VÄSTERÅS. Summer is here and it’s the time of year when we really enjoy living in a waterfront development.
That is except for one thing, our neighbours.
We only see them in the summer, when they come in great numbers. They invade our balcony, where we want to sit and enjoy the view over the blue waters of Lake Mälaren. They usually come in the evening, when they are on the web for hours.
The spider web, that is.
Because I’m talking about spiders, which I have learned is a big problem in many waterfront developments like the one where we live in Västerås, an hour west of the Swedish capital Stockholm.
When we moved here I had heard that some spiders like new buildings close to the water. Now I know that for a fact.
I also know that we are not the only ones with this problem. When I visited Hamburg in Germany last year to see the giant waterfront development HafenCity I noticed the spider webs as I walked around at night.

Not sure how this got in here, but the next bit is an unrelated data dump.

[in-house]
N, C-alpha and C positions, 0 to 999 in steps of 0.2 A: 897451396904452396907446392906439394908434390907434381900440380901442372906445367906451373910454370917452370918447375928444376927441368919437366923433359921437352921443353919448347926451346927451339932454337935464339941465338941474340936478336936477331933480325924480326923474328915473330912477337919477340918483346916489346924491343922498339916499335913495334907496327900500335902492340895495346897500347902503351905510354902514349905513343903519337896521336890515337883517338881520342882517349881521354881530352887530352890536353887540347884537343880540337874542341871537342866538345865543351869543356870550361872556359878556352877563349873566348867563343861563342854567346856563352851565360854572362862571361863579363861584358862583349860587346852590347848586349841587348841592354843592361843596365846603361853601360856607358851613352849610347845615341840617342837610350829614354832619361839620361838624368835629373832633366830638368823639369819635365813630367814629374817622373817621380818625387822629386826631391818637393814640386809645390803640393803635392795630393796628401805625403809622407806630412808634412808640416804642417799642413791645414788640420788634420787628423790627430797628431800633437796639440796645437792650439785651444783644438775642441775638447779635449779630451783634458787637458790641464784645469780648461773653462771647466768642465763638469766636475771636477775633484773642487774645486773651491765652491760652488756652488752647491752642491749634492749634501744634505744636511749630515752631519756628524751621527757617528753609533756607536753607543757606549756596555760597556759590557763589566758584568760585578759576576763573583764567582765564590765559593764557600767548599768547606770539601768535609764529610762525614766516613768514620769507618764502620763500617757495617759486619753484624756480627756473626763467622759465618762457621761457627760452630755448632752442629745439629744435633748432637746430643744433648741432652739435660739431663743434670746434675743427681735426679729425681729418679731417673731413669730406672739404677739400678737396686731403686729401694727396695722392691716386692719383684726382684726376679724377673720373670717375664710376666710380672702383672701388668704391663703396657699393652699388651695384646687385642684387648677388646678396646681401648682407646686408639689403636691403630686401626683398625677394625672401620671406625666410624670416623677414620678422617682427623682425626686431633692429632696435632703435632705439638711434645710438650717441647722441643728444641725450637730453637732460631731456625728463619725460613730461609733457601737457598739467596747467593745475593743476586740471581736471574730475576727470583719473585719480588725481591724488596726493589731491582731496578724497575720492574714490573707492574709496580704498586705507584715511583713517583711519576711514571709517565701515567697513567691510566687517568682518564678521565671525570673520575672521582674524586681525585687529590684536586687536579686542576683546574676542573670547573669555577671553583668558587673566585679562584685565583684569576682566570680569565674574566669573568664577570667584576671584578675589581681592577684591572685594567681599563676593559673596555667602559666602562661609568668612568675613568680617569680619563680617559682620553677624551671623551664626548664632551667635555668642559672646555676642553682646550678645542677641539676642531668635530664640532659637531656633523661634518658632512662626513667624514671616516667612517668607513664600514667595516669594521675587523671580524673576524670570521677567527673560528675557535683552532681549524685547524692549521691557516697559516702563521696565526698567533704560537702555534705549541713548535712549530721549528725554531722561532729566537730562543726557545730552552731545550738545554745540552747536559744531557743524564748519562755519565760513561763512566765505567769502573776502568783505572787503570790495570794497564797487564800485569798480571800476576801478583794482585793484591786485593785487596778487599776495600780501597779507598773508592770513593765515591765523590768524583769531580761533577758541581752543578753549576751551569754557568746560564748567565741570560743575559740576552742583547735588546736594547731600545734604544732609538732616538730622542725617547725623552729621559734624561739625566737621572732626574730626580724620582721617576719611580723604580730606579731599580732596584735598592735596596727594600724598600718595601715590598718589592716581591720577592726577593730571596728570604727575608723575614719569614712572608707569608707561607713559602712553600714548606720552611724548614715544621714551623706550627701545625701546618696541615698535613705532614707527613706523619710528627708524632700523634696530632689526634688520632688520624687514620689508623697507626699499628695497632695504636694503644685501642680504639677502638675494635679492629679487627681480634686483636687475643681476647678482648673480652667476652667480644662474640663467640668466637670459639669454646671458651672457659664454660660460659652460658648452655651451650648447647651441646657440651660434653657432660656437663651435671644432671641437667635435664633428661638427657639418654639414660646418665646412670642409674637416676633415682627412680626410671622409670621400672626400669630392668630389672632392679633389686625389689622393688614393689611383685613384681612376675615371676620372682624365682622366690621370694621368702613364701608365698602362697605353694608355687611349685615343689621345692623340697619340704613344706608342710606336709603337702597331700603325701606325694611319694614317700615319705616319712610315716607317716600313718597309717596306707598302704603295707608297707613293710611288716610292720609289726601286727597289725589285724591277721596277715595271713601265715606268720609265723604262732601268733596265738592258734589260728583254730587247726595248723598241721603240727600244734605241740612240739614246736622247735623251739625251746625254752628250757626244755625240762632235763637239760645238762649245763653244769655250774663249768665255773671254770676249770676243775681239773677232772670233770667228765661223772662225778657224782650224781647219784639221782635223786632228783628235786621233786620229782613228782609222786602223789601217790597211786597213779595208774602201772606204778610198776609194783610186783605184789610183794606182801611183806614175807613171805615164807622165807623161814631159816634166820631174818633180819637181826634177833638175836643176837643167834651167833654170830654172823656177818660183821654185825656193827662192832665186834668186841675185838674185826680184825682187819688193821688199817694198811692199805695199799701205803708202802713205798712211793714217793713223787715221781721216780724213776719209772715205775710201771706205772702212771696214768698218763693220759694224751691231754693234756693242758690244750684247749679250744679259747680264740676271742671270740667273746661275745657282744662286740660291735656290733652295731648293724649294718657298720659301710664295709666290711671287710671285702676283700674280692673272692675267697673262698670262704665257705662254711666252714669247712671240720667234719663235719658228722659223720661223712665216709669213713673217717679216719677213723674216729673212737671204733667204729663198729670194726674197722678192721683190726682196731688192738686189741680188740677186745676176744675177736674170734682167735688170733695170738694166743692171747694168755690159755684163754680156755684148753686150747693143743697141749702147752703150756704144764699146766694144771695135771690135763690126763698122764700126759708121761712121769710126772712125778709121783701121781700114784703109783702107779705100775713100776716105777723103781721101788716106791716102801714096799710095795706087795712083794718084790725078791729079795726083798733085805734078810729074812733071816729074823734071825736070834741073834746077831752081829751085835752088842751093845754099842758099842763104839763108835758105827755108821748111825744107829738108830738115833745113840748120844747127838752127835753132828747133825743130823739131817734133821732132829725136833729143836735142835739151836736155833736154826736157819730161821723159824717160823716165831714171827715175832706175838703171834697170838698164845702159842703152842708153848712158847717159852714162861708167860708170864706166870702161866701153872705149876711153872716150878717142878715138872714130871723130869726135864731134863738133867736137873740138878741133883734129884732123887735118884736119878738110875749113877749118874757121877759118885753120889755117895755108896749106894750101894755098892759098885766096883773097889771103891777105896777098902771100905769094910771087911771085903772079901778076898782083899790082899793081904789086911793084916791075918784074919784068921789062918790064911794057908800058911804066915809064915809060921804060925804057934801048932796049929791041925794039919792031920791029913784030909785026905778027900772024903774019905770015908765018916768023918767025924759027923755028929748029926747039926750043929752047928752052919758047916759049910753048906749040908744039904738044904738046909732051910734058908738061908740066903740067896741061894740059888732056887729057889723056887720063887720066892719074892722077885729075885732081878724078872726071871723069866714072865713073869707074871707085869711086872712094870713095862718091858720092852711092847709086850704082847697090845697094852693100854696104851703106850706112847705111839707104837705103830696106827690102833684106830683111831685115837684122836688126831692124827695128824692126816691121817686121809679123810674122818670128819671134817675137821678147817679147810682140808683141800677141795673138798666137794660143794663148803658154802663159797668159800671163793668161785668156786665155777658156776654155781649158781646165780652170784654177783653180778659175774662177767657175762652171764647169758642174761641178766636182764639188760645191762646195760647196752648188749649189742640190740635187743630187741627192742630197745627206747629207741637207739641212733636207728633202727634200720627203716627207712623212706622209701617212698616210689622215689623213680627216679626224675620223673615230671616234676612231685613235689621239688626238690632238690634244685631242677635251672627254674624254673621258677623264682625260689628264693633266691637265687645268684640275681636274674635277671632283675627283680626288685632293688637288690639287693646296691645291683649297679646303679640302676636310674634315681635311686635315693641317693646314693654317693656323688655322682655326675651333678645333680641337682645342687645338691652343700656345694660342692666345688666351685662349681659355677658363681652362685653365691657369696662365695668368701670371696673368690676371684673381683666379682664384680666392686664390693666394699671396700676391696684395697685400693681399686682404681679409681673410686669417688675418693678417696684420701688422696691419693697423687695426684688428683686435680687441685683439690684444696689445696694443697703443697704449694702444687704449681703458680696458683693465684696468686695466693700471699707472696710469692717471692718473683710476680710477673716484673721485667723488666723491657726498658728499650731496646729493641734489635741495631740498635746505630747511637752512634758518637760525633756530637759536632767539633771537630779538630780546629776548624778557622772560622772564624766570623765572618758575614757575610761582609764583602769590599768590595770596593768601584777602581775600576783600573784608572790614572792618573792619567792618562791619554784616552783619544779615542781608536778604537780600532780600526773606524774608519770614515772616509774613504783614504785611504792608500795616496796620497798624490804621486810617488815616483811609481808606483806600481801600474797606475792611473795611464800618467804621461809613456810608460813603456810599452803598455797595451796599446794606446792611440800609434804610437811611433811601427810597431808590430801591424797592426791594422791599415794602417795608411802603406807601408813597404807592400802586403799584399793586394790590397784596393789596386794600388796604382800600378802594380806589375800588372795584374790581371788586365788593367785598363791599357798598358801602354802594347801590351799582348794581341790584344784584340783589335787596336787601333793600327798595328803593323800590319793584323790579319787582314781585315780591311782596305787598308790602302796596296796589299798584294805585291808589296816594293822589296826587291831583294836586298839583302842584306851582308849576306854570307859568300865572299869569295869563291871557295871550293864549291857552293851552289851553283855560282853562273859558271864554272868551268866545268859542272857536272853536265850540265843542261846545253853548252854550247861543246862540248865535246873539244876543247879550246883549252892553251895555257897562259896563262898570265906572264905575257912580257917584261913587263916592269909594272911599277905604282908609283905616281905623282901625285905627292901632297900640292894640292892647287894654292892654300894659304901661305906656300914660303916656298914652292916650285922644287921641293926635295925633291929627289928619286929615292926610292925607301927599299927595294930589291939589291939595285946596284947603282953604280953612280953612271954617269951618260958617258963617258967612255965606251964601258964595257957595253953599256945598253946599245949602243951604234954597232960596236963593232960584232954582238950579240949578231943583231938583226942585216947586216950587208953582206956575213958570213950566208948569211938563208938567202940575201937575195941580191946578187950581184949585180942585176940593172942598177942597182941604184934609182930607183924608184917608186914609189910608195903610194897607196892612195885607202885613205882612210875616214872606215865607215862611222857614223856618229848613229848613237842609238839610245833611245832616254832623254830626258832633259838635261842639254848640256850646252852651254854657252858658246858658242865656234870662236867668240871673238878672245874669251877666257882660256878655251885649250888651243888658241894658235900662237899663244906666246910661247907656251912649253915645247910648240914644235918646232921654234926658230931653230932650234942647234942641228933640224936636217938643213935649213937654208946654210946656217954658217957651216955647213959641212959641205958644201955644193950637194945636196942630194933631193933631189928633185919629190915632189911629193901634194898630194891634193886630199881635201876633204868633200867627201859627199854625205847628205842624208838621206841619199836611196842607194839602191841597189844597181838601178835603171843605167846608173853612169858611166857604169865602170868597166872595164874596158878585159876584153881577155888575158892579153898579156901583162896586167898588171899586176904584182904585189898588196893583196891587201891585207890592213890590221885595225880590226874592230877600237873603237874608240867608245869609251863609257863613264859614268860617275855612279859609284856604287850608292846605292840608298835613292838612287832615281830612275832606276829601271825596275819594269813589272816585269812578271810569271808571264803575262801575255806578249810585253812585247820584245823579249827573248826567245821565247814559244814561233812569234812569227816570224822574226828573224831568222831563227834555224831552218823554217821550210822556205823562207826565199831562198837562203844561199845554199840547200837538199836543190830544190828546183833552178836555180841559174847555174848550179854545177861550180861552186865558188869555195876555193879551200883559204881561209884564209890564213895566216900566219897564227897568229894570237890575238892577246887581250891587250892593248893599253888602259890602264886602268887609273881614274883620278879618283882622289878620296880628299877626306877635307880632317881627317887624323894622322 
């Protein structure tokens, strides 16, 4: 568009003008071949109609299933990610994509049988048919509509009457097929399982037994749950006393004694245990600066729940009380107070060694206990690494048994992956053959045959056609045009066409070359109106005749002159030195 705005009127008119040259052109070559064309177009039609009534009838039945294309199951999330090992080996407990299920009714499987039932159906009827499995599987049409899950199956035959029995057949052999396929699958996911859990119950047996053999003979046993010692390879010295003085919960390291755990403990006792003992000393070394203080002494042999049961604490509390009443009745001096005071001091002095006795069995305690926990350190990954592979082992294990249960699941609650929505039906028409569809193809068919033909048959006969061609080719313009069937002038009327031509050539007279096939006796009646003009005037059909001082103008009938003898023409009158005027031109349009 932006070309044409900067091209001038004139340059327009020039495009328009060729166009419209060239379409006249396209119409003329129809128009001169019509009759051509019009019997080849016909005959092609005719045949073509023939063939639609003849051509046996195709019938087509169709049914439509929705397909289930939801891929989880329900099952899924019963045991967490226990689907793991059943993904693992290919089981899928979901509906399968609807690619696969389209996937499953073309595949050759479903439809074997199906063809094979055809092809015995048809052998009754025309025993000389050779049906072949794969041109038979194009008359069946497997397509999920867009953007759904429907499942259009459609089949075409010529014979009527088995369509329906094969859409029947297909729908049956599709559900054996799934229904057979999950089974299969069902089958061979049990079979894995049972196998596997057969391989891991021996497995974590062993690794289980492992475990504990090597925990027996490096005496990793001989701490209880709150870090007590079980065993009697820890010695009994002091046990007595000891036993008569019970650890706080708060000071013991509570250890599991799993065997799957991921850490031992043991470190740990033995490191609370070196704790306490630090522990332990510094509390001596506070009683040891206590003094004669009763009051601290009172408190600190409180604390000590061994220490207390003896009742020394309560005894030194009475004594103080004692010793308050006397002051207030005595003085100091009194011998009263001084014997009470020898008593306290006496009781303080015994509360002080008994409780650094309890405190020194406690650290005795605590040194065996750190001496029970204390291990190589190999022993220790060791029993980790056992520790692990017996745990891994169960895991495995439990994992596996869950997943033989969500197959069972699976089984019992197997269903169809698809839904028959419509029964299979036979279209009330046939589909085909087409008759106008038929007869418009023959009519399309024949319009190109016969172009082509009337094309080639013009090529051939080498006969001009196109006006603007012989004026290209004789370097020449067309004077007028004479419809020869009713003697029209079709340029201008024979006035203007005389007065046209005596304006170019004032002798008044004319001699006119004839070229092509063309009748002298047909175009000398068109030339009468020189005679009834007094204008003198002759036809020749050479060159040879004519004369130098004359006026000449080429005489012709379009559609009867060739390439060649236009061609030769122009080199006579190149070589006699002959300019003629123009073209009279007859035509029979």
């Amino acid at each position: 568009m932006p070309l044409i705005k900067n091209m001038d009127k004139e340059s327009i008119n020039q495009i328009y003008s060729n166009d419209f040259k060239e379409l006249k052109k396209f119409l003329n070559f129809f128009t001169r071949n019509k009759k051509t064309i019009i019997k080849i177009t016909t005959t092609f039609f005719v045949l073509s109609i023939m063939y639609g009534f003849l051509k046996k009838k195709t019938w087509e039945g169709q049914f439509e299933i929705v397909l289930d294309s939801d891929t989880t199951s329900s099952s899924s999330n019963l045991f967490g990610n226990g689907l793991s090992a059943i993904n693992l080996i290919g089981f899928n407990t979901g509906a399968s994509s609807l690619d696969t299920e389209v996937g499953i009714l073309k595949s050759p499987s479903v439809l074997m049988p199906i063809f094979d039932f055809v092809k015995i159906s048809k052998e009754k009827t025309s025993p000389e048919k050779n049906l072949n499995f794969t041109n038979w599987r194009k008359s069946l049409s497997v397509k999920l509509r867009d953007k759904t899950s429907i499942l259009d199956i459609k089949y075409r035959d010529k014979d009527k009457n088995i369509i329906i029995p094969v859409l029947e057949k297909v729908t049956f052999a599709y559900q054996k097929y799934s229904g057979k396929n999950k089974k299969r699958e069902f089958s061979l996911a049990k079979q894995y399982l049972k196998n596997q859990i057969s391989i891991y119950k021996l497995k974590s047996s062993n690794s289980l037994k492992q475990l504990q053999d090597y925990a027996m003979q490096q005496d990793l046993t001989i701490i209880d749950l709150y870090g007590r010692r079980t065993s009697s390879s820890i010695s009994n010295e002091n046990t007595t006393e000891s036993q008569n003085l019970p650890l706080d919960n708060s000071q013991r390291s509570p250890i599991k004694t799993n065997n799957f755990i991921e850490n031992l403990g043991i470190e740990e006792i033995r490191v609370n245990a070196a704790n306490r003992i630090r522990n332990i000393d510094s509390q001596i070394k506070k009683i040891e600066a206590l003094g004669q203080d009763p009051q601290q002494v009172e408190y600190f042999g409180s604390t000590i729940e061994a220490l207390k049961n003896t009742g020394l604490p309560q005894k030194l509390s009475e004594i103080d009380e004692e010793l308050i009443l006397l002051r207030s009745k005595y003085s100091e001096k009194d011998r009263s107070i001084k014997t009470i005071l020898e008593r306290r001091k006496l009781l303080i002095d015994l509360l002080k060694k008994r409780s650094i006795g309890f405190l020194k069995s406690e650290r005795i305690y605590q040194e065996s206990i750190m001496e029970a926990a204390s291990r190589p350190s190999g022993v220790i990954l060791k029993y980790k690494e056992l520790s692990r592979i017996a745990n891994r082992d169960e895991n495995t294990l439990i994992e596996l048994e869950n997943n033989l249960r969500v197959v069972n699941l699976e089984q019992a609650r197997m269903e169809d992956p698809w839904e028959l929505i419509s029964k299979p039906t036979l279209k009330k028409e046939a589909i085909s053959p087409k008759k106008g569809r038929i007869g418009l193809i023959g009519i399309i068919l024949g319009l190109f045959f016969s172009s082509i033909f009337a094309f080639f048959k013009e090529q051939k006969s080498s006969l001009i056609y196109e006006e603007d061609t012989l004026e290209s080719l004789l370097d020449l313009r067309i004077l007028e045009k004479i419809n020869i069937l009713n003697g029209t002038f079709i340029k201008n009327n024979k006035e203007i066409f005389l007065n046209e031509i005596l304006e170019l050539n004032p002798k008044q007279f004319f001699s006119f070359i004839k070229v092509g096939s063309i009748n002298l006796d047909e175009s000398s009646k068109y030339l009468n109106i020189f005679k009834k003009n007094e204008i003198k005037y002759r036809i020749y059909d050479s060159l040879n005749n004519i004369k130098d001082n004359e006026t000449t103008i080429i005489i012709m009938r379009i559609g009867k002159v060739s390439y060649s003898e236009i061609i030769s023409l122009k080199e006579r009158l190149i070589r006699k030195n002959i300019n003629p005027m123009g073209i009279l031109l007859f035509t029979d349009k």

I also happened to see a TV-interview on the German channel ZDF that gave some clarity to the issue.
Since HafenCity is the biggest waterfront development in Europe, they probably have the biggest spider problem as well. Therefore a researcher from Hamburg University called Anja Kleinteich had been hired to help find a solution to the problem.
In the ZDF-interview Kleinteich, an expert on spiders, explained that the main problem is the so called bridge spider (larinioides sclopetarius), which prefers to be near water. The bridge spider is also, unfortunately, probably “world champion of reproduction”, according to Kleinteich.
A female bridge spider can produce some 1,500 offsprings in just seven months, which explains a lot.
There is no simple solution to the problem, Kleinteich admits. One recommendation is to use types of lightning that attracts fewer insects. Covering holes where the spiders hide is another, as well as making it difficult for spiders to fasten their webs by having smooth surfaces and rounded “corners” on the building.